Now I’ve heard my speaking voice before. I’ve recorded voice mail messages and the odd oral presentation I was required to submit at school. And I worked in market research with a very reputable company for two years and was often told how well-spoken I was. I even occasionally have people ask me if I’m English, which is code for ‘you speak really posh’*. But I swear my voice on Skype sounds truly, absolutely appalling. It’s partly a pitch thing – my voice either seems too high or too low – and partly that it just grates.

I am not a terribly vain person. Actually I am not vain at all, as evidenced by the fact that I haven’t been putting on a bra to go outside and meet the delivery guy of late. (And I really have to wear a bra, it’s kind of compulsory for girls like me. They probably go back and tell the guys in the kitchen about the girl with the saggy boobs.) But ‘A Reading of my Voice according to Skype’ sounds so terrible I want to never speak again. Not ever. And I talk a lot.

This is a problem. I cringe at the sound of my own voice. Now I understand why my friends don’t like me. Especially people I had classes with over the years. This can’t be how I sound! If I had to listen to me speak I would want to claw my ears out! Now I understand all those people who said they were eating dinner and really just didn’t want to listen to me ask them questions! Or the judges who didn’t give me first place in debating or public speaking competitions! It’s my not so dulcet tones.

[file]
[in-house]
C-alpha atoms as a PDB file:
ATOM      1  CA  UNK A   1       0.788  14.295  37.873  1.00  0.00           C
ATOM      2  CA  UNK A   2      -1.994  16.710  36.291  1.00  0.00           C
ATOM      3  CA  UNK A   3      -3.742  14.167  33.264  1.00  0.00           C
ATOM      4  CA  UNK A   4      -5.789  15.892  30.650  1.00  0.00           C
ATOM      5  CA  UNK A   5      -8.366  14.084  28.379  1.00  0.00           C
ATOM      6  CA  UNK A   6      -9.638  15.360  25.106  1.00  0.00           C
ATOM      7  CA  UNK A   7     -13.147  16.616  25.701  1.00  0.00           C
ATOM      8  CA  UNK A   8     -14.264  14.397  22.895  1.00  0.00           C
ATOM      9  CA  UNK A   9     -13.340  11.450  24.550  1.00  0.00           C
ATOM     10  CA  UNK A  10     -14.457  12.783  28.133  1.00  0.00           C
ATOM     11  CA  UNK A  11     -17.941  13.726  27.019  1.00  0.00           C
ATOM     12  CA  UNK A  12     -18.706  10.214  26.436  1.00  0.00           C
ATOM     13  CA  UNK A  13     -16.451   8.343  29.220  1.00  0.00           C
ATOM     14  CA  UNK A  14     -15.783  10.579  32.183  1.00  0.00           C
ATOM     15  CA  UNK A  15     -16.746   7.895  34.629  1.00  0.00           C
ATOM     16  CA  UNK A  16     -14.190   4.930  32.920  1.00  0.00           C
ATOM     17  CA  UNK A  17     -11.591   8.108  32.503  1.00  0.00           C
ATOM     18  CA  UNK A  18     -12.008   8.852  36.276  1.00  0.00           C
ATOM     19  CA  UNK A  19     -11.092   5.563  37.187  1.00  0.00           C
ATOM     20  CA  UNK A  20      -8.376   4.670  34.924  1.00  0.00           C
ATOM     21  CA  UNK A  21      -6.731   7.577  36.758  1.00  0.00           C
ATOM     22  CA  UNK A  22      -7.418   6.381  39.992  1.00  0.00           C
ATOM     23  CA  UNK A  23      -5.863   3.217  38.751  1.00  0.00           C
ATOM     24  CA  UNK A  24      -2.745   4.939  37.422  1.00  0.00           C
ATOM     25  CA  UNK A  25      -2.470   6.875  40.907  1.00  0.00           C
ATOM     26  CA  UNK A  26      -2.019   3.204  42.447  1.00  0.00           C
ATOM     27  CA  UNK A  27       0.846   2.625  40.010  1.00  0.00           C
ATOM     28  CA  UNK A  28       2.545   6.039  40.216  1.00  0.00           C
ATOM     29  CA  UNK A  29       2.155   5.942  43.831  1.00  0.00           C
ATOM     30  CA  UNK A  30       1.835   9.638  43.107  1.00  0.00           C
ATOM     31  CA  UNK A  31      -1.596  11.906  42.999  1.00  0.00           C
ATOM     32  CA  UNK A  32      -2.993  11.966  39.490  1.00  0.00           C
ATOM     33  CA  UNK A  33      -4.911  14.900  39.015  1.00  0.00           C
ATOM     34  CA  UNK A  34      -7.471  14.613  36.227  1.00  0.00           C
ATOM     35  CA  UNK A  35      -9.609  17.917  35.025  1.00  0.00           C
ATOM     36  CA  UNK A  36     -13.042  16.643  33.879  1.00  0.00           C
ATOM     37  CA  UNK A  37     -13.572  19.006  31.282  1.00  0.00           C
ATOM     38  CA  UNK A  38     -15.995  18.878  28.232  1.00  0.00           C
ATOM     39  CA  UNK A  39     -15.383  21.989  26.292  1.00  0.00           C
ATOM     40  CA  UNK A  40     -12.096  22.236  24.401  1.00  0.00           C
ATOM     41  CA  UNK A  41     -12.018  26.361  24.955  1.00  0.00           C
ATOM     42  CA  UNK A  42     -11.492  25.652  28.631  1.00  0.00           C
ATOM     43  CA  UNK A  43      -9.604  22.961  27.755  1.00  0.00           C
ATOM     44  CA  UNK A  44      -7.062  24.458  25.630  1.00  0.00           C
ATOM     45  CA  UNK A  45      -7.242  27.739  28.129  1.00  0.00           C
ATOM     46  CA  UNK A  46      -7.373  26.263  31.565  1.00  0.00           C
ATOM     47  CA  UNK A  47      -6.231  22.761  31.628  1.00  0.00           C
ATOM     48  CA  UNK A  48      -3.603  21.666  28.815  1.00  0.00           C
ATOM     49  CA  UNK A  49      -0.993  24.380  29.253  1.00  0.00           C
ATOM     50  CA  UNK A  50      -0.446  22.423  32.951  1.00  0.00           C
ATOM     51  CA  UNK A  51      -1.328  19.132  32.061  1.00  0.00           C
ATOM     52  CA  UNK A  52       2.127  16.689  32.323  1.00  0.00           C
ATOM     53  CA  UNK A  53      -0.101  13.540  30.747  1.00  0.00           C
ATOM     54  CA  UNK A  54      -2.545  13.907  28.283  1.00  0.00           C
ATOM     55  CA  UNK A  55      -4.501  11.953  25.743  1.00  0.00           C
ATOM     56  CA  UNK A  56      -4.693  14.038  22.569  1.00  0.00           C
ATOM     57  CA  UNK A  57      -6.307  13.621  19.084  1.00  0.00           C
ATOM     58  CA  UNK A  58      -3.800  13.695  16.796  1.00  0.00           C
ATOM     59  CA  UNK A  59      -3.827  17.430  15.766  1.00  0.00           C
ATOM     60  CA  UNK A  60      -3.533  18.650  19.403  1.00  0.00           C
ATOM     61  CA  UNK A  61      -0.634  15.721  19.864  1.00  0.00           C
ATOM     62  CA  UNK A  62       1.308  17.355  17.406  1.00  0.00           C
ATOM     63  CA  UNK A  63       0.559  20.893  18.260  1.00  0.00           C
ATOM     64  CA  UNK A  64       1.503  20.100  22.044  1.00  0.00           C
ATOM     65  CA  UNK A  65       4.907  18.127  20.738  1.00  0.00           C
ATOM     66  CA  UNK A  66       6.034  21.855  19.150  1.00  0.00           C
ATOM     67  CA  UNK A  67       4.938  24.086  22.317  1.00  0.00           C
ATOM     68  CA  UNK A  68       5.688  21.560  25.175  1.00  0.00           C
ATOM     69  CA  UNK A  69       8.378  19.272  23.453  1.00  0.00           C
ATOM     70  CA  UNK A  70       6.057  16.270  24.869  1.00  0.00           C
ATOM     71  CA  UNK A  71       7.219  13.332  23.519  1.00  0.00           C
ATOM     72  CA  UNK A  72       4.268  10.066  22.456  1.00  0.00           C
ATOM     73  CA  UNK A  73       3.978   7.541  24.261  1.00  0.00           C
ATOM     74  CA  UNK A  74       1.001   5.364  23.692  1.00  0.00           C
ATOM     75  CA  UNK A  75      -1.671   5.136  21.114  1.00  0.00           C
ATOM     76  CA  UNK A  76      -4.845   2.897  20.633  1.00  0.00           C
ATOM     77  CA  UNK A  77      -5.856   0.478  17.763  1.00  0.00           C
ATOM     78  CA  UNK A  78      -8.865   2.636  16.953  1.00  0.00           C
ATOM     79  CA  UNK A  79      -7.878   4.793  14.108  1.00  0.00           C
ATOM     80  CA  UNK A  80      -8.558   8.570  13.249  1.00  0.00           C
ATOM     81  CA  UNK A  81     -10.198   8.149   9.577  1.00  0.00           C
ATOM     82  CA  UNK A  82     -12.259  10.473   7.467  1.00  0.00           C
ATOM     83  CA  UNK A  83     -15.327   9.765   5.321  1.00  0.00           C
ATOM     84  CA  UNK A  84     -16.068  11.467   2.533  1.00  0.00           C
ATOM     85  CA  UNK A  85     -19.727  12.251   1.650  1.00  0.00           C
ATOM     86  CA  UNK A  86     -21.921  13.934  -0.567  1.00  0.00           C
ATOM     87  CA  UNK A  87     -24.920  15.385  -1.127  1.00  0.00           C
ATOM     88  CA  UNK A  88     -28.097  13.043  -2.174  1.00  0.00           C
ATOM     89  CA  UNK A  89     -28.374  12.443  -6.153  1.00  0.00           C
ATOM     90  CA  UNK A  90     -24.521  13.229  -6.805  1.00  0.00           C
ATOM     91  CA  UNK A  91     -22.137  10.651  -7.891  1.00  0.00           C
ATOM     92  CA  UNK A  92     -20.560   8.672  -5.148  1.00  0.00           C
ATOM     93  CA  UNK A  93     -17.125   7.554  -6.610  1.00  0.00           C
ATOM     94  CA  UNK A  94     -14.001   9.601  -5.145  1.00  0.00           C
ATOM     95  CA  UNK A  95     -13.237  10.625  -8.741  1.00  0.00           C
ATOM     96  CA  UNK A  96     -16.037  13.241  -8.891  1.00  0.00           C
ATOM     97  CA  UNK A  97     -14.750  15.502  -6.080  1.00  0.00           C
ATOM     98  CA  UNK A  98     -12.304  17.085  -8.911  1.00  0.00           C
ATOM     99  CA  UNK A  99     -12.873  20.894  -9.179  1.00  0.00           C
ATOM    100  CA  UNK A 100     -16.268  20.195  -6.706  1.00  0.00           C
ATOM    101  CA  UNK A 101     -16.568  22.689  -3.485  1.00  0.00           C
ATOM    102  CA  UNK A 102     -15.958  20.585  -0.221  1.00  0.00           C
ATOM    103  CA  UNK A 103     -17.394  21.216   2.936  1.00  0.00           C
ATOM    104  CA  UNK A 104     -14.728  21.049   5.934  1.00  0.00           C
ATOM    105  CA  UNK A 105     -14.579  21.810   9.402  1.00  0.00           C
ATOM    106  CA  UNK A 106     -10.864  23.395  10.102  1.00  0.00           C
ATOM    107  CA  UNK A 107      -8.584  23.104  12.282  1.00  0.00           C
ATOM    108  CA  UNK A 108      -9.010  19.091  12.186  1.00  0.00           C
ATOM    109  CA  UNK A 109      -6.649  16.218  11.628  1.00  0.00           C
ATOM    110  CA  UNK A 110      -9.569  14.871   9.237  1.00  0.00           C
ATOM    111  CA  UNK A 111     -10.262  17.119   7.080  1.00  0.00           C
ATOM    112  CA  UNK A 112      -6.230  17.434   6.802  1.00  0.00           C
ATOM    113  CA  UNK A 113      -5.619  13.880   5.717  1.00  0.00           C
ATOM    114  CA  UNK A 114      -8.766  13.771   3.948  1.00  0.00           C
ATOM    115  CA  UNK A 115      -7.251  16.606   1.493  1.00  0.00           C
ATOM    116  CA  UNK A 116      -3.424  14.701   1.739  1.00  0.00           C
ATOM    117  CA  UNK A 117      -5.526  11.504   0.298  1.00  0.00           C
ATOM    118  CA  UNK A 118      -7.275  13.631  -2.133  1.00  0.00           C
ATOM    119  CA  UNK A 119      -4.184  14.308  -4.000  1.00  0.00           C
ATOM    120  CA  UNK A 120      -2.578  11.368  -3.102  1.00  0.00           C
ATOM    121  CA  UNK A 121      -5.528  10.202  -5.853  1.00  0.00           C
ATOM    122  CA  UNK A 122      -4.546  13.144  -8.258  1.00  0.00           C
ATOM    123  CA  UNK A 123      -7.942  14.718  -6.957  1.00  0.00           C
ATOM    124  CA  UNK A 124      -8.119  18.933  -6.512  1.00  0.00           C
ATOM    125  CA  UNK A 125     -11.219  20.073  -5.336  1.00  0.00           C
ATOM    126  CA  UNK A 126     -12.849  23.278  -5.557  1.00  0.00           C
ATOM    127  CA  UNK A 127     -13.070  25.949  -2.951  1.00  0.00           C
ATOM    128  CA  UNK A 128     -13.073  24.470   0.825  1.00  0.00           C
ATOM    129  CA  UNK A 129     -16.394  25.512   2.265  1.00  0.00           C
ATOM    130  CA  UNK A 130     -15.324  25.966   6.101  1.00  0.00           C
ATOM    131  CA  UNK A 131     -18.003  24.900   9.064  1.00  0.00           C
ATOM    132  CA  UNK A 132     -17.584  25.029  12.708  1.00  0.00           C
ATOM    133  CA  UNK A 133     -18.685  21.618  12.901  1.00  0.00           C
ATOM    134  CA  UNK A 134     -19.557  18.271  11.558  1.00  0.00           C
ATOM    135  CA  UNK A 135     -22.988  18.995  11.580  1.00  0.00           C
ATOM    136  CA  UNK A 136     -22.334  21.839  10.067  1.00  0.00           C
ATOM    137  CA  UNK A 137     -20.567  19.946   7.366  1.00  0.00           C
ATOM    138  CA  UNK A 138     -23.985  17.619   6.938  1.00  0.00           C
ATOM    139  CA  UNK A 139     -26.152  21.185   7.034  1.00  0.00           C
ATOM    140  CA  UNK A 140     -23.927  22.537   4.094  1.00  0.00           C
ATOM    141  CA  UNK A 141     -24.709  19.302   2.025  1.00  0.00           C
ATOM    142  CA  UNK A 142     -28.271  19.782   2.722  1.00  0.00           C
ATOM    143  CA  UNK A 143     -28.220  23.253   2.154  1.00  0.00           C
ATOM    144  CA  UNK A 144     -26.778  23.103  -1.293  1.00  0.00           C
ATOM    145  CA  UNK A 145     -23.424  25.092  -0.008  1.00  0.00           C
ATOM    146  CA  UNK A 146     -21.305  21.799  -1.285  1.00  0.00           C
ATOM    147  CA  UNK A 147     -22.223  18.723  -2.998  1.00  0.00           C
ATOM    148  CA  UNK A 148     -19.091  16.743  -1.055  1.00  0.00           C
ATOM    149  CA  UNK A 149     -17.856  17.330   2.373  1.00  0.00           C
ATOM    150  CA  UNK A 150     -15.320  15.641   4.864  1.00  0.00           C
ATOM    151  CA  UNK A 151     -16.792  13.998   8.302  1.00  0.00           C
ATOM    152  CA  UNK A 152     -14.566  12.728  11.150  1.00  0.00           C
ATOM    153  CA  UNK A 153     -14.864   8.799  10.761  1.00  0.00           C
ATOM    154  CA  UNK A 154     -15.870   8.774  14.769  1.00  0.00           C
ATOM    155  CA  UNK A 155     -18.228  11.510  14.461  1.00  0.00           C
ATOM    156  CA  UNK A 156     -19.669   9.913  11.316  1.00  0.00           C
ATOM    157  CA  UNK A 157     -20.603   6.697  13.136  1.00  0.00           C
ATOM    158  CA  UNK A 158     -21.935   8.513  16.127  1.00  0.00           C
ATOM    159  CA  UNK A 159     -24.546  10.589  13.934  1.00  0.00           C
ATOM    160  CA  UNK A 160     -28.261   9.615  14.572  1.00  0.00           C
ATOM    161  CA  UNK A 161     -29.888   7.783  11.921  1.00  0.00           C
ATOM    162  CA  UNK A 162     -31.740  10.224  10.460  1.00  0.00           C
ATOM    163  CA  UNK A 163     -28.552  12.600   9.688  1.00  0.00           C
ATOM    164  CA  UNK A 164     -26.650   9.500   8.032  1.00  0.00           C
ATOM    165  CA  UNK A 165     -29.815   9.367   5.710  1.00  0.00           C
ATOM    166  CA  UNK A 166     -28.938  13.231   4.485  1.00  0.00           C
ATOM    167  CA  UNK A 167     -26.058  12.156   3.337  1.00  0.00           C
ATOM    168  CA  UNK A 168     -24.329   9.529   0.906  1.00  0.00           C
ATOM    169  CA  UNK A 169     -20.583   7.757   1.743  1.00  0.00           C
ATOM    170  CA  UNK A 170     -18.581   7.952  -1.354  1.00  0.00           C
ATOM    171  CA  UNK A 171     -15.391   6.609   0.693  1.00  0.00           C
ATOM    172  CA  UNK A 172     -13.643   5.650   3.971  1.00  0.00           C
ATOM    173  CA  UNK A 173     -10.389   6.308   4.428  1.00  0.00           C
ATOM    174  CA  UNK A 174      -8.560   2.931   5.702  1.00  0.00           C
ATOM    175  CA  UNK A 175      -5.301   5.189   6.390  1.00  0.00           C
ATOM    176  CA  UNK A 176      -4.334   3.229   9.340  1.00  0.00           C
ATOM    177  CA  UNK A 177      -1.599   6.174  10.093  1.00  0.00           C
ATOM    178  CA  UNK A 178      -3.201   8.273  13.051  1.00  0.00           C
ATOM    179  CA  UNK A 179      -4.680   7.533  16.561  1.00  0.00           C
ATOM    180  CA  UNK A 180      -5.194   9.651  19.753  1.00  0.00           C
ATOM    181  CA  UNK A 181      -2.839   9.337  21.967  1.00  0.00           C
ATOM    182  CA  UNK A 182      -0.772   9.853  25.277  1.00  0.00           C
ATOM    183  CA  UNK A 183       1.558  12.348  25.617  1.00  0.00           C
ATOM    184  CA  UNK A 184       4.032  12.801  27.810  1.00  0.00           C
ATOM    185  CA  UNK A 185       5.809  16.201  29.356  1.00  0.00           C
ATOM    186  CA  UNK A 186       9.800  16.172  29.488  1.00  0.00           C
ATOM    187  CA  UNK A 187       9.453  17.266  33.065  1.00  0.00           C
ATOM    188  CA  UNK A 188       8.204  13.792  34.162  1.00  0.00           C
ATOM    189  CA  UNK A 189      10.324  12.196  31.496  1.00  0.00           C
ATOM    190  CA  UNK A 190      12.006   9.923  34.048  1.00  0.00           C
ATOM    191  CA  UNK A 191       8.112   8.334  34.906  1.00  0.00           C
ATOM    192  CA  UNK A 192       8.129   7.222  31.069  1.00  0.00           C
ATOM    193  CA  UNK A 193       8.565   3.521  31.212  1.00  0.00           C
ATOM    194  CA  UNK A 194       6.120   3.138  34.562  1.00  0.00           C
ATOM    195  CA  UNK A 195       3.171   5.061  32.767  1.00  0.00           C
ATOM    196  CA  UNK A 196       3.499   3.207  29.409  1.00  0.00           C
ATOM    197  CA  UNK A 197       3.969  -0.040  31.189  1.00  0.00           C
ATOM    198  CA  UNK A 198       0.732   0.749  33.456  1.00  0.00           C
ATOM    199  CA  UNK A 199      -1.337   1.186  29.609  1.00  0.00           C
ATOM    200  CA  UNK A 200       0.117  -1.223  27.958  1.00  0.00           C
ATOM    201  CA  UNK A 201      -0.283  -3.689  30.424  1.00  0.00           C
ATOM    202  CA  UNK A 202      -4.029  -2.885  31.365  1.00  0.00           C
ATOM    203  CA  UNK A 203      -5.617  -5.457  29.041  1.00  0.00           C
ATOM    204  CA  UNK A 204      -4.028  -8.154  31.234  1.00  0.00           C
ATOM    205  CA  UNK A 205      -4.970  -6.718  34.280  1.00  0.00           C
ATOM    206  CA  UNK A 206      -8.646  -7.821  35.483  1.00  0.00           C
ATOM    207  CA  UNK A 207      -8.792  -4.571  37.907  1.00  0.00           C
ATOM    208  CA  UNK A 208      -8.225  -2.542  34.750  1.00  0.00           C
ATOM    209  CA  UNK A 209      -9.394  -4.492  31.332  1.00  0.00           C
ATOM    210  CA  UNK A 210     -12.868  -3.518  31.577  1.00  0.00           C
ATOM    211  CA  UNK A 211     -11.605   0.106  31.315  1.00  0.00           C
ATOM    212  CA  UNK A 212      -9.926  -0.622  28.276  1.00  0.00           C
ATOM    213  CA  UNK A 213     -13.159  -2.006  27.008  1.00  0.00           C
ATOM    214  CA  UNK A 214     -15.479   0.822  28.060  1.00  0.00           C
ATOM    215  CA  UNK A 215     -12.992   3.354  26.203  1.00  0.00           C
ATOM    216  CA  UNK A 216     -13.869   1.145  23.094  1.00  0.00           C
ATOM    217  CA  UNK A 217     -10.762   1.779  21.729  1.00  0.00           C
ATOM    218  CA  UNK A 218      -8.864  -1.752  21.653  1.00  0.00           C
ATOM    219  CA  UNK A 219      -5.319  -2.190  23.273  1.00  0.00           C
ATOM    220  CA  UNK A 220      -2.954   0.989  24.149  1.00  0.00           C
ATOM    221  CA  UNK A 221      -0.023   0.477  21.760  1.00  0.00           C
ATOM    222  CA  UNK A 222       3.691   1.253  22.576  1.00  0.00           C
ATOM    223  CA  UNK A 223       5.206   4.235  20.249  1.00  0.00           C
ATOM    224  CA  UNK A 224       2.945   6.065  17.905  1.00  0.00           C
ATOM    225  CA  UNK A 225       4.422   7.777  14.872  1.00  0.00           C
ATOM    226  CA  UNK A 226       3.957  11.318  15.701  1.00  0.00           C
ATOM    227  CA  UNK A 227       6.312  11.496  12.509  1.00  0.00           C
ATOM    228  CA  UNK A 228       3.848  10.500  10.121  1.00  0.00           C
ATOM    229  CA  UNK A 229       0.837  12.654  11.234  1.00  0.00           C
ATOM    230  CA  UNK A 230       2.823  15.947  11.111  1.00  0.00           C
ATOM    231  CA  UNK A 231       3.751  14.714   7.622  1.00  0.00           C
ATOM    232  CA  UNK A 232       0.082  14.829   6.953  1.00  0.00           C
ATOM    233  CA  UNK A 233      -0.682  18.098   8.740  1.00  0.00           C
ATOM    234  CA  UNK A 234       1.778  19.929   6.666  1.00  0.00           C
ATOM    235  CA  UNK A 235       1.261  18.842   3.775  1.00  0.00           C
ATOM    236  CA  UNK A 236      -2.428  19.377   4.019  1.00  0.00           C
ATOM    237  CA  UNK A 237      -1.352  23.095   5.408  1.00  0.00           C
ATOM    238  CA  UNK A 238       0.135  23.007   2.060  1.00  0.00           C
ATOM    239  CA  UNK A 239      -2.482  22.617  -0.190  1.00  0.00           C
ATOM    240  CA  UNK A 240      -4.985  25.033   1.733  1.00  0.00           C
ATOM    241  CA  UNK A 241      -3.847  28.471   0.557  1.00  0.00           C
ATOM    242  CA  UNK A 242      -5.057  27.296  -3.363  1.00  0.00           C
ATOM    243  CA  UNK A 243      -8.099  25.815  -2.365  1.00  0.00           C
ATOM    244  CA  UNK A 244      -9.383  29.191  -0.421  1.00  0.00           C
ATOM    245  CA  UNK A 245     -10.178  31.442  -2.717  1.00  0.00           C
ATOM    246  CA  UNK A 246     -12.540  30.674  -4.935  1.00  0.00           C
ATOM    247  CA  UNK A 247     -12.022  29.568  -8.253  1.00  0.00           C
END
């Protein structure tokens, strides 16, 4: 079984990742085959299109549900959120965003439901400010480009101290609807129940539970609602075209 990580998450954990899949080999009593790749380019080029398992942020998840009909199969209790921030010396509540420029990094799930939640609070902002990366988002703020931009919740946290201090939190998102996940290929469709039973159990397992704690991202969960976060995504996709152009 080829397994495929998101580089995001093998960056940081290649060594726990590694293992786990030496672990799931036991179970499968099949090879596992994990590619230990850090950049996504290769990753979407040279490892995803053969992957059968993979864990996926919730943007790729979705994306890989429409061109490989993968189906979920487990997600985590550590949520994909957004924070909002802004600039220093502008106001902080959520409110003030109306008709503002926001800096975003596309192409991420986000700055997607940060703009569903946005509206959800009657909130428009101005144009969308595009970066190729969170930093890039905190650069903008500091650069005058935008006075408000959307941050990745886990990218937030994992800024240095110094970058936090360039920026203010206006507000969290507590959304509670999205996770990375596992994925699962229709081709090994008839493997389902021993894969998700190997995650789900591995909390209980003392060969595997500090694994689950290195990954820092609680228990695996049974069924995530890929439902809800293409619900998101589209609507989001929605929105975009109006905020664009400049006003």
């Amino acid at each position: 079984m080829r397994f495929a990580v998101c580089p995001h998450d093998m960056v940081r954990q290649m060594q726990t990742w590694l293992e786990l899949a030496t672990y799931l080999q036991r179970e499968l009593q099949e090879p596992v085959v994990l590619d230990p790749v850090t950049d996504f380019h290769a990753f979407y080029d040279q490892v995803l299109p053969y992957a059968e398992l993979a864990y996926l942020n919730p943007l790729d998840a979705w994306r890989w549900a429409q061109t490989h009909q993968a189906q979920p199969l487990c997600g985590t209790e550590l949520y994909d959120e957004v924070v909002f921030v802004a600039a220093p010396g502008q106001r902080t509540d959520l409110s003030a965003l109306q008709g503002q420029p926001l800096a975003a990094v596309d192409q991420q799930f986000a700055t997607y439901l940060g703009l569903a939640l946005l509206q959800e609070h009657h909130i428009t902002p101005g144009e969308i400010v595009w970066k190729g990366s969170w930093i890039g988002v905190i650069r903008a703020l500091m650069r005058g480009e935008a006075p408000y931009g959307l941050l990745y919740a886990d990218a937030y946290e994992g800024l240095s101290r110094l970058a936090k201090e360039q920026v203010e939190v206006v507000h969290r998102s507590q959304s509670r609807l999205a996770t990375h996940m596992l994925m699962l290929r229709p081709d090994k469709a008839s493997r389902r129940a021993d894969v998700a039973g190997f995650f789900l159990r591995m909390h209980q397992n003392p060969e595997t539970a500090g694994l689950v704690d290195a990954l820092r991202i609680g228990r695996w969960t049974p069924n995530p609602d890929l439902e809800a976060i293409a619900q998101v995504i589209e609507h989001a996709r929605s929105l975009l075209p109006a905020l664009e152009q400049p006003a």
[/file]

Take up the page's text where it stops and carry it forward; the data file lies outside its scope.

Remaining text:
It’s a good thing that I am not having to defend myself in a court of law they would condemn me based on my voice alone. Even if that’s illegal.

Are politicians and actors and people who work in TV and radio just people who don’t care that they sound terrible? Is this what separates them from us, a lack of vanity?

I’ve had two Skype calls, one with someone who doesn’t speak English as a first language and thinks I sound awesome, and one with an American friend who is beautifully spoken and likes my accent. I don’t think they’re the best people to ask, somehow.

I also don’t know what to do about this, as I think I am too old for elocution lessons. It probably is a good thing that I am talking less but I have enough crippling anxiety without this too. Or is this just the return of vanity now that I am getting better?

Does anyone else feel this way too? Please tell me I am not alone in having this very first world, very selfish sounding problem?**